- 2 x test strips
- 2 x lancets (small, stubby needle)
- 2 x colour charts
- Information leaflet
For the best results, you should perform the test first thing in the morning on an empty stomach – do not eat or drink in the 12 hours before.
Make sure you have clean hands and a dry sampling area, before you open the kit. Then use the lancet to prick your finger and gently squeeze a drop of blood onto the test strip. You can then use the colour charts to read your results.
A normal blood sugar reading is anywhere between 4 and 7.8mmol/l. If your results are outside of this, then you should speak to your doctor.
A home blood testing kit alone cannot determine whether you have diabetes, but an abnormal result is a good prompt to start a discussion with your GP.
Next steps – managing diabetes
If your reading isn’t within the normal range, then see your doctor. They can investigate further with an oral glucose tolerance test or a HbA1c (glycated haemoglobin) test.
If you are diagnosed with type 2 diabetes, then you might be offered medicine to help control your blood sugar levels. There are different types of medication available, and your GP will work with you to find one that suits you.
Some simple changes to your lifestyle can make a big difference. To help control your blood sugar levels, we recommend that you:
- Lose weight (if required)
- Eat a diet rich in fruit and vegetables
- Reduce the amount of sugar, fat, and salt you eat
- Don’t skip meals – eat breakfast, lunch, and dinner every day
- Increase your physical exercise to 2.5 hours a week
Losing weight is only necessary if you are overweight or obese, and it’s not suitable for all diabetics. Before you start to cut down your calories, seek medical advice. Losing weight slowly can help lower your blood sugar, blood pressure, and cholesterol.
The complications of diabetes
Left untreated diabetes can cause serious complications, including nerve damage, cardiovascular diseases, and circulatory problems. This can result in:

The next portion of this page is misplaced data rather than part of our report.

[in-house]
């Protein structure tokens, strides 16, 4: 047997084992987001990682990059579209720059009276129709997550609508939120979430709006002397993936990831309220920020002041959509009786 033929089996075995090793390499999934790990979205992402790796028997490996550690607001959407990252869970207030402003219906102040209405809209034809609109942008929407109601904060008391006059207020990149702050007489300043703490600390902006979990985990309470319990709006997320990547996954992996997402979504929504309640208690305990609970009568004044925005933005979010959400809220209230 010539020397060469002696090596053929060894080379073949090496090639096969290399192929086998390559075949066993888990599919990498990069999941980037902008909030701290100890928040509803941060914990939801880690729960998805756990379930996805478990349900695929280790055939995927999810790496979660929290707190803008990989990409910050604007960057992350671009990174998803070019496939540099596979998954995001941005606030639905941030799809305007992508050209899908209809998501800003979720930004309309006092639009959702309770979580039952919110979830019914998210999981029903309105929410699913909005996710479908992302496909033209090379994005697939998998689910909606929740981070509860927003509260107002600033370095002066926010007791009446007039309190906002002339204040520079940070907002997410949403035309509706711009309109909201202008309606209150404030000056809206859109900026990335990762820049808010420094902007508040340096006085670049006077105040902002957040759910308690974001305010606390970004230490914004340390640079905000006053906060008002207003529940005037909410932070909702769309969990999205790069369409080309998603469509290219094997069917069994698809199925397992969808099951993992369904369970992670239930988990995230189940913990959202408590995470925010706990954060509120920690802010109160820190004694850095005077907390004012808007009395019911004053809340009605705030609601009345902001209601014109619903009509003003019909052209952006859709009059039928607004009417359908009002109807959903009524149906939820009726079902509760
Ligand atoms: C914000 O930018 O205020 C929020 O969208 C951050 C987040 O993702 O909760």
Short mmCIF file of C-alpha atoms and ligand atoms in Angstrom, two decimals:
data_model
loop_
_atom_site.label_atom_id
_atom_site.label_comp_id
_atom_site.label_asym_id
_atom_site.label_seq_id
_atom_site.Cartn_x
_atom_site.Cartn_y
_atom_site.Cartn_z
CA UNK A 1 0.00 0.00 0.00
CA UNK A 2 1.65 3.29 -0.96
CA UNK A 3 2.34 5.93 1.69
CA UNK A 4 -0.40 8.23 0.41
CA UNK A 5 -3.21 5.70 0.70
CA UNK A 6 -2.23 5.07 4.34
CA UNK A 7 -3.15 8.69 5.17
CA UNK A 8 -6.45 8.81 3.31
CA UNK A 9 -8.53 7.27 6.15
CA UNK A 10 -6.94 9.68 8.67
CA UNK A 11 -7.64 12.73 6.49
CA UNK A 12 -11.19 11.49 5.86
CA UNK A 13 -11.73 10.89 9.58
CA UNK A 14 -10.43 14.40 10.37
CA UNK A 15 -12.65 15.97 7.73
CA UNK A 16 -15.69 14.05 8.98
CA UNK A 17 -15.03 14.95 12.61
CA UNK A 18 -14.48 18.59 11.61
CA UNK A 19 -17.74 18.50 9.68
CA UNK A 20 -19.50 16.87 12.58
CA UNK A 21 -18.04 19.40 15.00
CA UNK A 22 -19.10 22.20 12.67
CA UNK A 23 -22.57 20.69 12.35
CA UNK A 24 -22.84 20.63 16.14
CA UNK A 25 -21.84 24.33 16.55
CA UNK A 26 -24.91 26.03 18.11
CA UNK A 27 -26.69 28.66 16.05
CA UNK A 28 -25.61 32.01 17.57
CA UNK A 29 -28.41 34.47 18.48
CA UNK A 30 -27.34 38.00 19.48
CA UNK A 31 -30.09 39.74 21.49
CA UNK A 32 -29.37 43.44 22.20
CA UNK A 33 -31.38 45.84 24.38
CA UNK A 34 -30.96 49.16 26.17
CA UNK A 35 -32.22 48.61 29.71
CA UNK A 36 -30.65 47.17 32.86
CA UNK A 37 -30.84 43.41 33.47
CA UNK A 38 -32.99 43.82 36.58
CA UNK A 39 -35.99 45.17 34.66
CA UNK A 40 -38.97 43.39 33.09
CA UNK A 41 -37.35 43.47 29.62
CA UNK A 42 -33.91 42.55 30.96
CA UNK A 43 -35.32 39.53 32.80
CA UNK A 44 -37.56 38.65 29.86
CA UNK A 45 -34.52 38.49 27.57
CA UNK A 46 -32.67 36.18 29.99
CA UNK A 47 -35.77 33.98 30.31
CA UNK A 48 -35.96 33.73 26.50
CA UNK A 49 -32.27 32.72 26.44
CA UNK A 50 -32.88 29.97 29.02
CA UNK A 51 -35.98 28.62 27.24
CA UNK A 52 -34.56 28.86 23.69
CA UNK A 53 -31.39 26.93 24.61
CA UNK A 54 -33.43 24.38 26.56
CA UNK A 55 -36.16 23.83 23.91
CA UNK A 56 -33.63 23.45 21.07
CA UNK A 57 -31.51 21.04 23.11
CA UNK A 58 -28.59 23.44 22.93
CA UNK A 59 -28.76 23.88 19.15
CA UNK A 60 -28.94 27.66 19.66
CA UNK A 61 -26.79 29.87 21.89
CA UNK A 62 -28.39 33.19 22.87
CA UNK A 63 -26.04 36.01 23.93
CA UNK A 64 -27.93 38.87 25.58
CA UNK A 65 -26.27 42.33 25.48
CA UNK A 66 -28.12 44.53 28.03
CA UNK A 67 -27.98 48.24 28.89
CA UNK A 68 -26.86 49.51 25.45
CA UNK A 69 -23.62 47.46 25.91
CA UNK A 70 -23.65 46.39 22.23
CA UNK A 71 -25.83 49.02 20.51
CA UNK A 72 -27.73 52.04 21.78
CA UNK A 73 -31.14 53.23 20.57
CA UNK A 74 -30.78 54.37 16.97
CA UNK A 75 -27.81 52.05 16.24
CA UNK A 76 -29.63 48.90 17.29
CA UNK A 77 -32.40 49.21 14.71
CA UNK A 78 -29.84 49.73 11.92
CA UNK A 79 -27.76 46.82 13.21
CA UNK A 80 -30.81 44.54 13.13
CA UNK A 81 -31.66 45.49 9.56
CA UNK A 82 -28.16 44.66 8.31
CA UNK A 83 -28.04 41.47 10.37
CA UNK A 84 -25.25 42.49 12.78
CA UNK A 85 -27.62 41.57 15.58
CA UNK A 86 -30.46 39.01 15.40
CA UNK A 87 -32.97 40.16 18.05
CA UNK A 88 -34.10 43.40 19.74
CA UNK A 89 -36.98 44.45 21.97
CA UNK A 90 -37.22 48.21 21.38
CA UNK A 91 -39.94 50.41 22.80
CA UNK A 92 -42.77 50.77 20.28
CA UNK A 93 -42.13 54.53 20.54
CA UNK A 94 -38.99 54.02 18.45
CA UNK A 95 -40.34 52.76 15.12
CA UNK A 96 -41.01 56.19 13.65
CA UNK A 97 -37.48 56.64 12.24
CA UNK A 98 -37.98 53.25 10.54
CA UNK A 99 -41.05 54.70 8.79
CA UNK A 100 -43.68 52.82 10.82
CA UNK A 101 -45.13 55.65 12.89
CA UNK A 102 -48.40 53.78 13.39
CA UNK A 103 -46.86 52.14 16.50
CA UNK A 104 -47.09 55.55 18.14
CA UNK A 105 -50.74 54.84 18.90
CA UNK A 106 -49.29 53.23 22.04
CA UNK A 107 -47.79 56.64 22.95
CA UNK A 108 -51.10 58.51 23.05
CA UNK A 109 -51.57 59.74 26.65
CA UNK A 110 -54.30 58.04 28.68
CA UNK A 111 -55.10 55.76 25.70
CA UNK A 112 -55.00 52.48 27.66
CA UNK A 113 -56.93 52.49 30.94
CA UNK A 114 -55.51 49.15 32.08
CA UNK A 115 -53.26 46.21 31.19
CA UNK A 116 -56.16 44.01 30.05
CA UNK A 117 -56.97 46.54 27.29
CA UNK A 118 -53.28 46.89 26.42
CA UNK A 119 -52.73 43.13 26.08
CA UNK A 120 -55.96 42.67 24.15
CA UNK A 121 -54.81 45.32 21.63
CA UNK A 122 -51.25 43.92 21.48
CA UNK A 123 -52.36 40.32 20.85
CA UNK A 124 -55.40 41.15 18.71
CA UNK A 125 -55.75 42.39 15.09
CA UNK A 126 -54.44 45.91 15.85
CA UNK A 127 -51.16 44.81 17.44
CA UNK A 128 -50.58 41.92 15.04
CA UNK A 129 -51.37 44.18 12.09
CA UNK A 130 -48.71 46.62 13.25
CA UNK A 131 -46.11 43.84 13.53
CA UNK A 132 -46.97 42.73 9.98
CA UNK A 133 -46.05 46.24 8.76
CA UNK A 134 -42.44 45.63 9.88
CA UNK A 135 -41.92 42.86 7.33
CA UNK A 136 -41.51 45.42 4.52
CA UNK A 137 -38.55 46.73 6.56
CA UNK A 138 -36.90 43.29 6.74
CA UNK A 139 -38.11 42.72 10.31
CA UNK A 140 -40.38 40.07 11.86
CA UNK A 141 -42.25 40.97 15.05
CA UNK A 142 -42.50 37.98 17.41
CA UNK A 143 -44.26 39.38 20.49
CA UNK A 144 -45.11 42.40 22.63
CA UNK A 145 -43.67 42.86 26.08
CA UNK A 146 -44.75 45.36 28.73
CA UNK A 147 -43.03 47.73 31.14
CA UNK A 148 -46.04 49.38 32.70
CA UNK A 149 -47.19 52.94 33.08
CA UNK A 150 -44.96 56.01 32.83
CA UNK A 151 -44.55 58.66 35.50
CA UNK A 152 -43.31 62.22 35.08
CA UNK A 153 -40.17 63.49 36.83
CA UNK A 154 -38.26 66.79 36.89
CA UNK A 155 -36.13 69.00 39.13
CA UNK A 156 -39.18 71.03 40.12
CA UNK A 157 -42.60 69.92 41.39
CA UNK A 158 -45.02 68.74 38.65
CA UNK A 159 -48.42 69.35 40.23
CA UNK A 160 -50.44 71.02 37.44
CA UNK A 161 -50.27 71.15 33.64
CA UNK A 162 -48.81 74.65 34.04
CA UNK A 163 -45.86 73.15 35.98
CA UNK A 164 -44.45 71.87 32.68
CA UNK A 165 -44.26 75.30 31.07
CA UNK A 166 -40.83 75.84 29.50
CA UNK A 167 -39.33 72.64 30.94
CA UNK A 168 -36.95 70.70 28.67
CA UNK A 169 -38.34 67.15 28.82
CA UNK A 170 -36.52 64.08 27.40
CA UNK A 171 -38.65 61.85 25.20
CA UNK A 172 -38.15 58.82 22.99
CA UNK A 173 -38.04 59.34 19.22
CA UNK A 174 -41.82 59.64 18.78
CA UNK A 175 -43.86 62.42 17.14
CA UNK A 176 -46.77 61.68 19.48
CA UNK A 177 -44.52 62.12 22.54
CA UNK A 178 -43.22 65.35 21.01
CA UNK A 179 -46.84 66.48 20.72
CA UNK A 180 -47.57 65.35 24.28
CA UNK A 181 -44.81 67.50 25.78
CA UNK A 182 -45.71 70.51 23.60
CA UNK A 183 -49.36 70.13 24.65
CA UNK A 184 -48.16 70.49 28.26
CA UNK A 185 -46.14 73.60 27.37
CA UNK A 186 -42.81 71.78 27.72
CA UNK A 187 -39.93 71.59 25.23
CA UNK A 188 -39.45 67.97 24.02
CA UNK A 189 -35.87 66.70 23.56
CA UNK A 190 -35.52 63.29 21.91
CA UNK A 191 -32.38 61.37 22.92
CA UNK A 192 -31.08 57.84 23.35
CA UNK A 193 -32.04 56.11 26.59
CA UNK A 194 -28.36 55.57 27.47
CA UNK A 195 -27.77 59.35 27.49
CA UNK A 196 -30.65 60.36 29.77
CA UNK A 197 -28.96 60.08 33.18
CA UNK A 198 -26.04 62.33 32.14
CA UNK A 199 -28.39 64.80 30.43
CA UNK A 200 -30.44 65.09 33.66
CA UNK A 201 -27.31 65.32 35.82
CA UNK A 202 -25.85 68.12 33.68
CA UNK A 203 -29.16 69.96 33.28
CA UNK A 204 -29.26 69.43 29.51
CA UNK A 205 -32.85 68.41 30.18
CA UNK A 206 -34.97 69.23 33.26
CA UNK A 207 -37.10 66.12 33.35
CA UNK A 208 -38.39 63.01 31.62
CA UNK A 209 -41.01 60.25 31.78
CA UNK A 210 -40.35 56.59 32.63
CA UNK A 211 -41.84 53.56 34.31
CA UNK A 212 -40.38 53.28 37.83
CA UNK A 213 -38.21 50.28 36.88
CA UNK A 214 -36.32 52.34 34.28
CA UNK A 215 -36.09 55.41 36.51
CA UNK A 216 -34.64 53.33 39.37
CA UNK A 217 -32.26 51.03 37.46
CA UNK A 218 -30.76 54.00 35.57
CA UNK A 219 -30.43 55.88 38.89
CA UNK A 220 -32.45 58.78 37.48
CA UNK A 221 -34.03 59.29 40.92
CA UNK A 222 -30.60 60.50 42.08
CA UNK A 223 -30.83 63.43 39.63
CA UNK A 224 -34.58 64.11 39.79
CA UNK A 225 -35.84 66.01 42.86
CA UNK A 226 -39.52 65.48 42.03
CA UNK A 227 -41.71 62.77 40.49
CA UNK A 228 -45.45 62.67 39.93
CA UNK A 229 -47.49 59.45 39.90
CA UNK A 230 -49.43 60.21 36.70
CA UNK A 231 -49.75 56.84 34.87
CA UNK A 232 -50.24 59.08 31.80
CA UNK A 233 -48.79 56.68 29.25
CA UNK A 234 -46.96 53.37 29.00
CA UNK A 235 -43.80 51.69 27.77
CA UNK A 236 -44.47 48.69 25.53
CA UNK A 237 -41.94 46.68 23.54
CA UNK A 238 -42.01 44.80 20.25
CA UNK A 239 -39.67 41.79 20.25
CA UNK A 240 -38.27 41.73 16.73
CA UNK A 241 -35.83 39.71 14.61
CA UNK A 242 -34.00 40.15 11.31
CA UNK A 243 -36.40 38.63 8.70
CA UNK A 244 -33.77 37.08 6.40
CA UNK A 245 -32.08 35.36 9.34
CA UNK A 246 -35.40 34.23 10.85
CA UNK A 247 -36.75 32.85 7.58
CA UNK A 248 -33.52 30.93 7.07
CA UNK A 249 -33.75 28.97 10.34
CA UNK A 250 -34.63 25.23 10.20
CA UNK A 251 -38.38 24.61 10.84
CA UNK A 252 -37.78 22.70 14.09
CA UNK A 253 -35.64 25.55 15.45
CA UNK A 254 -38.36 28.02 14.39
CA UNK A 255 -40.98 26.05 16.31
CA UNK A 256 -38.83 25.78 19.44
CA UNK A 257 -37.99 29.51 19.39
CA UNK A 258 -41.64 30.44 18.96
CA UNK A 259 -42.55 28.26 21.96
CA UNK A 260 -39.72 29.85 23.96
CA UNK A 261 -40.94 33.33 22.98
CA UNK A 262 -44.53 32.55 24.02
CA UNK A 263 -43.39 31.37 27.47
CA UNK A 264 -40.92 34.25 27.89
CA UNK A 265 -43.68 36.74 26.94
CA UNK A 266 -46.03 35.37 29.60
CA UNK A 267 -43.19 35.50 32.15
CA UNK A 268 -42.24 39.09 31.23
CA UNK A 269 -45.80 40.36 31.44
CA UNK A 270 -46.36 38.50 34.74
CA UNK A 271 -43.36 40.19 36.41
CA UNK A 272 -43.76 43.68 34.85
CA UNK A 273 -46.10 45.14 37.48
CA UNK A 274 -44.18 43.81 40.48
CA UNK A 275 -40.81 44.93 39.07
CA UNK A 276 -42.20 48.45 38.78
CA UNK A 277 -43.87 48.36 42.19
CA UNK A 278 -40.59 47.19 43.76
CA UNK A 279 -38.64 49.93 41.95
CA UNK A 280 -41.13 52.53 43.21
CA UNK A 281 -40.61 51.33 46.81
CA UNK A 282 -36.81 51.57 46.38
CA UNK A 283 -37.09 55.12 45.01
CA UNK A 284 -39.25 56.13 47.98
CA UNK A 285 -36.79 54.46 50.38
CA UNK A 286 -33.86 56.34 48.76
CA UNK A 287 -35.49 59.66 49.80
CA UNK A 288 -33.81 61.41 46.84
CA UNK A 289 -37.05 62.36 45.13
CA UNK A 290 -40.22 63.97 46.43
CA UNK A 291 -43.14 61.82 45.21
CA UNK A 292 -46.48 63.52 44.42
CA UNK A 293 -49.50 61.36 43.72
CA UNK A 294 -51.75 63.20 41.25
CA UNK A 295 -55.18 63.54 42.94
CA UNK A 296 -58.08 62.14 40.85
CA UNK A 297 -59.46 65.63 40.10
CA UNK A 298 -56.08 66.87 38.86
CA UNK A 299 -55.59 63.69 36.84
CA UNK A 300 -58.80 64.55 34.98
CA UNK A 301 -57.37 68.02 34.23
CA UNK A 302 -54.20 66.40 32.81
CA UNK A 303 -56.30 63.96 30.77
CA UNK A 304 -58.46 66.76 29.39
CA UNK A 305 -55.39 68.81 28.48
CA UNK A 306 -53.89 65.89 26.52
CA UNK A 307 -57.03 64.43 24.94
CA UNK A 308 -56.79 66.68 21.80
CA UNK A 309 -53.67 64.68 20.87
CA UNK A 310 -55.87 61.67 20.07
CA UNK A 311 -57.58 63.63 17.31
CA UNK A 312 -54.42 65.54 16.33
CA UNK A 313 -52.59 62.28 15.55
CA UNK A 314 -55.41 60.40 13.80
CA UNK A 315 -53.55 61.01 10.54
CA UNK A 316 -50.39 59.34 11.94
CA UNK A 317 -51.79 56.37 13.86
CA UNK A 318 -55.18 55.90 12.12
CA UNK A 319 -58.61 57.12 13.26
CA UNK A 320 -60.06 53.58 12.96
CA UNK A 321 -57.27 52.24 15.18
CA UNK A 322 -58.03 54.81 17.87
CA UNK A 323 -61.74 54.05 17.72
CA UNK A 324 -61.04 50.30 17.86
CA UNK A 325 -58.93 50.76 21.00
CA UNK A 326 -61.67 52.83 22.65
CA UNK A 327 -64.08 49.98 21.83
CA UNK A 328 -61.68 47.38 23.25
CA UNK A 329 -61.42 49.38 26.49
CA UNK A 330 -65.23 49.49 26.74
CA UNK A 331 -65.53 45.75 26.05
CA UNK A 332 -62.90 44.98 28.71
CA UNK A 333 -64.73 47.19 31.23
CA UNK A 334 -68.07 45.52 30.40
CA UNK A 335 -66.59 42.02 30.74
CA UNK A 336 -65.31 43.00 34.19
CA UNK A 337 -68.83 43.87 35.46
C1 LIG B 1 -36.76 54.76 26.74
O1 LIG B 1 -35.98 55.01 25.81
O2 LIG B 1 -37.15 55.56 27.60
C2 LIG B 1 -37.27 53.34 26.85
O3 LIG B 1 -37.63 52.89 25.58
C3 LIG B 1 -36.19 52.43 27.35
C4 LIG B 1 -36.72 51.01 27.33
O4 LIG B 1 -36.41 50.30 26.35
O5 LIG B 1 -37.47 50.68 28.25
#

- Limb amputations
- A stroke
- Vision and hearing loss
- Erectile dysfunction
- Kidney failure
- Chronic headaches
- Wounds that take a long time to heal
Complications such as these can be life-altering, which is why it’s so vital that you are regularly tested for diabetes, if you are in a high-risk group.
Blood glucose meters vs. home test kits
The SELFCheck home testing kit is designed to be used by people who think they may have diabetes and want to check their blood sugar level. It’s not intended to be used by people already living with diabetes, who need continuous glucose monitoring.
There are a wide variety of glucose monitors on the market, from compact systems that come with lancets and test strips to continuous glucose monitors (CGM) that you wear on your arm. If you’ve recently been diagnosed with diabetes, ask your diabetic nurse or GP for additional information.
The key takeaway
Diabetes is a lifelong condition, that can cause serious complications if left untreated
Early detection is key to treating it successfully. If you’re in a risk group for diabetes, then checking your blood sugar should be something you do regularly.
Home testing kits are a fast and reliable way to measure blood glucose levels without having to leave the comfort of your home. They can’t diagnose diabetes, but an abnormal reading could be the prompt you need to start a conversation with your GP.